New laws crack down on Vic casino, punters

·2-min read

Visitors to Crown Melbourne will be forced to set gambling limits when they play the pokies and stick to a casino-wide maximum cash spending limit of $1000 within 24 hours under new laws.

The package of reforms, which covers 12 recommendations from the royal commission, has been described by the Andrews government as a "world first" and the strongest measures for any Australian casino.

Introduced to parliament on Tuesday, the laws will include the forced fixture of a maximum gambling limit on pokies for all Australian residents.

The use of cash will also be limited to $1000 per 24 hours to address major money-laundering risks and patrons will have to use casino-issued cards and show ID to gamble or receive winnings of more than $1000.

"This legislation is the next step in our nation-leading reforms to ensure the disgraceful conduct uncovered by the royal commission will never happen again in Melbourne," Gaming Minister Melissa Horne said.

"Some of the strongest protections in the world will now be in place at Melbourne's Crown casino - including mandatory pre-commitment."

The royal commission found Crown engaged in a range of illegal and exploitative behaviour, including facilitating money laundering, although it stopped short of recommending the company lose its casino license.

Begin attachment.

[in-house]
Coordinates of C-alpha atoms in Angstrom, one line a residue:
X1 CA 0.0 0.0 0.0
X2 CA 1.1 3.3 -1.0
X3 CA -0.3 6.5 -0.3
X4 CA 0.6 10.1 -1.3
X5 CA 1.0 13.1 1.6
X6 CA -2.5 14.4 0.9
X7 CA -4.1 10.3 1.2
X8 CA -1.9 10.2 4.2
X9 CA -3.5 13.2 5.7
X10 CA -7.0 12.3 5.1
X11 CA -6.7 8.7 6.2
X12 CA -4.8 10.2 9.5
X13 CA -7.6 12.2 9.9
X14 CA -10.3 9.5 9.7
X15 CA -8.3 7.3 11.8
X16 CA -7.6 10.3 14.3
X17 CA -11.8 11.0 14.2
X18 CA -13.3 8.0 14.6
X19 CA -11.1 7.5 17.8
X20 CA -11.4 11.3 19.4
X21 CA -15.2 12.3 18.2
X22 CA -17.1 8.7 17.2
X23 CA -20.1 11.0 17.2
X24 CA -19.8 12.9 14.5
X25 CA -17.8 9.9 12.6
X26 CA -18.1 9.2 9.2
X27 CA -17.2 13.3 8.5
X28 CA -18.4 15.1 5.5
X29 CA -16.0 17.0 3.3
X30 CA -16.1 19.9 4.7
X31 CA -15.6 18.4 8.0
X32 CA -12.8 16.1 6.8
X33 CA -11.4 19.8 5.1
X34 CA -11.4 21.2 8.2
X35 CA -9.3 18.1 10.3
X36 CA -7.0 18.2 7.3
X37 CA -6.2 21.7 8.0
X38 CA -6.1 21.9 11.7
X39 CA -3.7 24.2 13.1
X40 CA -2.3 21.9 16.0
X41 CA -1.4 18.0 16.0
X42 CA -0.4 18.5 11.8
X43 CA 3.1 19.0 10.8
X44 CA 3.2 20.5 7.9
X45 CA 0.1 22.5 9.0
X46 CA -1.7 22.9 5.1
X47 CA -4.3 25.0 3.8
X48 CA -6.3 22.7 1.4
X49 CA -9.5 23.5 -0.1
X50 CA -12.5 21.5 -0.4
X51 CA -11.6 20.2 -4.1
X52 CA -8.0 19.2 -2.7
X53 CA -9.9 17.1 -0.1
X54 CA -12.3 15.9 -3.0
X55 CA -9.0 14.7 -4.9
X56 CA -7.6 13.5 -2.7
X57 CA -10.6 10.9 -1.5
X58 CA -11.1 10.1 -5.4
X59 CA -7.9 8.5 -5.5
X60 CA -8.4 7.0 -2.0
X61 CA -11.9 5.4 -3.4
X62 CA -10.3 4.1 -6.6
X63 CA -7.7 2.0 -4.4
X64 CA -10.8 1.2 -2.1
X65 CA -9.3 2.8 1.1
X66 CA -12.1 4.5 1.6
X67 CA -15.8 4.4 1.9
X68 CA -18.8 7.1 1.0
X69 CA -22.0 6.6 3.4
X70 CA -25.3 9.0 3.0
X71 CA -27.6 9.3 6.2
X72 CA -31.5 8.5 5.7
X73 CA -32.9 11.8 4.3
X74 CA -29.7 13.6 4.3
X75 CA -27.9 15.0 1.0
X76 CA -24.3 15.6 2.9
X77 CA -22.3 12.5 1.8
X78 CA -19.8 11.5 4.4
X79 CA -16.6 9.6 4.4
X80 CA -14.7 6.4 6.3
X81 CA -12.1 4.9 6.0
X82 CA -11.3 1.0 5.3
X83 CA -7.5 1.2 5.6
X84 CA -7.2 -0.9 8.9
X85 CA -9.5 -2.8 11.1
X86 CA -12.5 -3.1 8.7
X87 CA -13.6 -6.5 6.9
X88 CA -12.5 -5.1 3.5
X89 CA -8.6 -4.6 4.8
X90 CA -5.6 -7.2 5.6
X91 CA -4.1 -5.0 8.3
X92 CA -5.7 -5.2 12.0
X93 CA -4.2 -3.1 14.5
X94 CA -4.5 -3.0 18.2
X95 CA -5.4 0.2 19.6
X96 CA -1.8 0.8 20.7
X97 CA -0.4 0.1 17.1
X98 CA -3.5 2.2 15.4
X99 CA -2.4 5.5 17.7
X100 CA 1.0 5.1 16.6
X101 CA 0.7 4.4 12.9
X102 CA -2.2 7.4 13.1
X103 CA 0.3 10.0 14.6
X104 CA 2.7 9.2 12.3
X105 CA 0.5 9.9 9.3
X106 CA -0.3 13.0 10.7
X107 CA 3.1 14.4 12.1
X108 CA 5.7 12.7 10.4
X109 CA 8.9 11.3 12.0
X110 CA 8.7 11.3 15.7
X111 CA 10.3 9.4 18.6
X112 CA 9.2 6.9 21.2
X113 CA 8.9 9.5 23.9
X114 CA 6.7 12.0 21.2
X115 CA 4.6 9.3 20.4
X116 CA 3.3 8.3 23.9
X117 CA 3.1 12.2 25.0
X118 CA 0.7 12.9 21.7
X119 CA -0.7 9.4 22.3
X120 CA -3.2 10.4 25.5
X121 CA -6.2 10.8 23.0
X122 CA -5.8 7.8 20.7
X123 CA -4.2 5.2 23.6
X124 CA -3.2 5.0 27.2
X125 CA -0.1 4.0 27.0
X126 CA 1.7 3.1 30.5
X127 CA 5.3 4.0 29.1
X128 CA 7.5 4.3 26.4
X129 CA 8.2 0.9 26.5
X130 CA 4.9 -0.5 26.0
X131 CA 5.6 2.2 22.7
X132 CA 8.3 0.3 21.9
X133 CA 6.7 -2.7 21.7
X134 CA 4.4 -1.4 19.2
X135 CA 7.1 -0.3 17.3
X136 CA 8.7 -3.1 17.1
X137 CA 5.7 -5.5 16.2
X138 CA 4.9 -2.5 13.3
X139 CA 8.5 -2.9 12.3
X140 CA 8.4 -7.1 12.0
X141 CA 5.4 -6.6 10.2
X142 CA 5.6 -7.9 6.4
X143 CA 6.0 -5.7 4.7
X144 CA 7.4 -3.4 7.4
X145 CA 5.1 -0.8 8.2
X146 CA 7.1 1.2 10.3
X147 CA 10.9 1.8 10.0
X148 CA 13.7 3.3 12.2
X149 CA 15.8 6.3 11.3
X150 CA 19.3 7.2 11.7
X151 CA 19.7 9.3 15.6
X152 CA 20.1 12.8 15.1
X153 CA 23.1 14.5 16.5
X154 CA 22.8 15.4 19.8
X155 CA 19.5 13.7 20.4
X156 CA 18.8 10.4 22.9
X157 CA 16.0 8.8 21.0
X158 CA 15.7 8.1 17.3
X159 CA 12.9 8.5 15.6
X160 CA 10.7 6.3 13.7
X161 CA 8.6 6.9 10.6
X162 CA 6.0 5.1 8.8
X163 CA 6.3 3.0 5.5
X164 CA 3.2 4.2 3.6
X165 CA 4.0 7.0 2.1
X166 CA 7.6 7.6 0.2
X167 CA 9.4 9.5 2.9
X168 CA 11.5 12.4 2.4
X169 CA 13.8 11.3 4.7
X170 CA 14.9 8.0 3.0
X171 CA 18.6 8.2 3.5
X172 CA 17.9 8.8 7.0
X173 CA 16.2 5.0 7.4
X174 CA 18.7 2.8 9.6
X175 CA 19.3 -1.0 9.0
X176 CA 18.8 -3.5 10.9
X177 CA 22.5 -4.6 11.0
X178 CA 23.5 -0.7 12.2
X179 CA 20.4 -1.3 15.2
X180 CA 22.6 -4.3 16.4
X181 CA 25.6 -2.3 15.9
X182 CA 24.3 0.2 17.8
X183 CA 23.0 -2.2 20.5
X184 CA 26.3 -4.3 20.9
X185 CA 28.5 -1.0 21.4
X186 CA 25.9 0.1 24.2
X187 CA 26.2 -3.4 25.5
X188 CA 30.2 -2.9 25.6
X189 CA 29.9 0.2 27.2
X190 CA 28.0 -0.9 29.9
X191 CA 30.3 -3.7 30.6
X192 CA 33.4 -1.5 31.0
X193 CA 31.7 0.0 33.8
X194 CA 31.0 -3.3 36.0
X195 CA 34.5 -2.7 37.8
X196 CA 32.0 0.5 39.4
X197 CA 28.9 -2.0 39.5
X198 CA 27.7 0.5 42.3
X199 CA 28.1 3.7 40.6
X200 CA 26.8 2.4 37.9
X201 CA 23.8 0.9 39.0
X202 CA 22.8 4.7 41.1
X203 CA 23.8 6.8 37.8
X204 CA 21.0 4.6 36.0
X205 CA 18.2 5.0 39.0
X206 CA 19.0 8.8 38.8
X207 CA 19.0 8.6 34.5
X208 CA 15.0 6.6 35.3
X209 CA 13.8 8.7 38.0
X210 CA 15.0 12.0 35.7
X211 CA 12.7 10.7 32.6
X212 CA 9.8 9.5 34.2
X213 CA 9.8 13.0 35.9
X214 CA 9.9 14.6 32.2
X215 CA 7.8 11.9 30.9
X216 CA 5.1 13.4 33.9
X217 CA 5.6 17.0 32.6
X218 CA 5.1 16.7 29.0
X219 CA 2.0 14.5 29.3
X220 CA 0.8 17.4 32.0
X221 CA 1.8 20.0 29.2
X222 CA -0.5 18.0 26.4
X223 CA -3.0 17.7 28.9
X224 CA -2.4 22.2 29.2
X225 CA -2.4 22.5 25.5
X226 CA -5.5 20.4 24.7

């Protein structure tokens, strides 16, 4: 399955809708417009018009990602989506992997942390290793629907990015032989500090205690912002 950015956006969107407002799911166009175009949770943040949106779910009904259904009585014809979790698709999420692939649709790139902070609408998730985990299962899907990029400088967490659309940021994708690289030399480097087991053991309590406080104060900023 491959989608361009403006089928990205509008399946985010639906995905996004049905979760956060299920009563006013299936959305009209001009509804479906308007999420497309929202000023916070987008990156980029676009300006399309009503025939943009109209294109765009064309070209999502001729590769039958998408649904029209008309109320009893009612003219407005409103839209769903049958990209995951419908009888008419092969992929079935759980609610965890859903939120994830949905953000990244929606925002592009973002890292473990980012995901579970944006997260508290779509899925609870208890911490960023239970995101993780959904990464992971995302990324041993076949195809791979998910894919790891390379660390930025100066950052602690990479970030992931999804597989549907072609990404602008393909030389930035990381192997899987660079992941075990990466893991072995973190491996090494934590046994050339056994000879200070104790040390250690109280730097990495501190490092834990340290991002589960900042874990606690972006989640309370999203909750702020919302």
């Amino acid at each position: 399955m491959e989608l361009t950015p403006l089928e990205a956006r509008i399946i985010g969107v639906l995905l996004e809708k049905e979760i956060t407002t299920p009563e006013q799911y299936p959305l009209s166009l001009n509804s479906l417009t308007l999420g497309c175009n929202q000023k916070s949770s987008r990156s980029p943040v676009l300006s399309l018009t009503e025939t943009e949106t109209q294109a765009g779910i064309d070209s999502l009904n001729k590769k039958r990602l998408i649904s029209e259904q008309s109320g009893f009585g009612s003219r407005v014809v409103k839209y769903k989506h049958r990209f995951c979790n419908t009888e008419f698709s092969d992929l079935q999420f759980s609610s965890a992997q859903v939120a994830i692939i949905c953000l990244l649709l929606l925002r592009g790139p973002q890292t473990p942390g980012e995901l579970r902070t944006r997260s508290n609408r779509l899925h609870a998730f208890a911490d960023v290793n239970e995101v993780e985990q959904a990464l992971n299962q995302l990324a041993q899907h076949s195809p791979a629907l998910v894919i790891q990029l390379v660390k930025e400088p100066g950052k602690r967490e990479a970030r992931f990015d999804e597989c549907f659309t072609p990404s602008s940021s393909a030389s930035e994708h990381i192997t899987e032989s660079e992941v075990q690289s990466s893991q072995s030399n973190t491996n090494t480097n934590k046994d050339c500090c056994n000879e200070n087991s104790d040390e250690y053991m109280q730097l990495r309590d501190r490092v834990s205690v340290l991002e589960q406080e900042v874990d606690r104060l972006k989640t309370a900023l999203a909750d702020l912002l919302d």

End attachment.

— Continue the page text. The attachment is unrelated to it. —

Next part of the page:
The Victorian Gambling and Casino Control Commission has directed Crown Melbourne to hold a single bank account for patrons to deposit funds into.

The mandatory pre-commitment for the casino's pokies is expected to come into effect by the end of 2023, but the full reforms must be implemented by December 2025 at the latest, the government said.

That's to allow for some technologies to be developed when they don't currently exist.

The government intends to work with Crown and the casino commission to set a timeline for the remaining reforms.

The new laws will also mean any person or entity wanting to own more than five per cent of the casino operator or its holding company has to get approval from the commission.

Additionally, Crown will be forced to pay to regulate the casino and smoking will be banned in high-roller rooms in line with other jurisdictions including Western Australia, South Australia, Tasmania and the ACT.

"We're getting on with holding Crown to account and implementing every one of the royal commission's recommendations," Ms Horne said.

Nine recommendations remain outstanding, and the government says it will implement them over the next 12 months.

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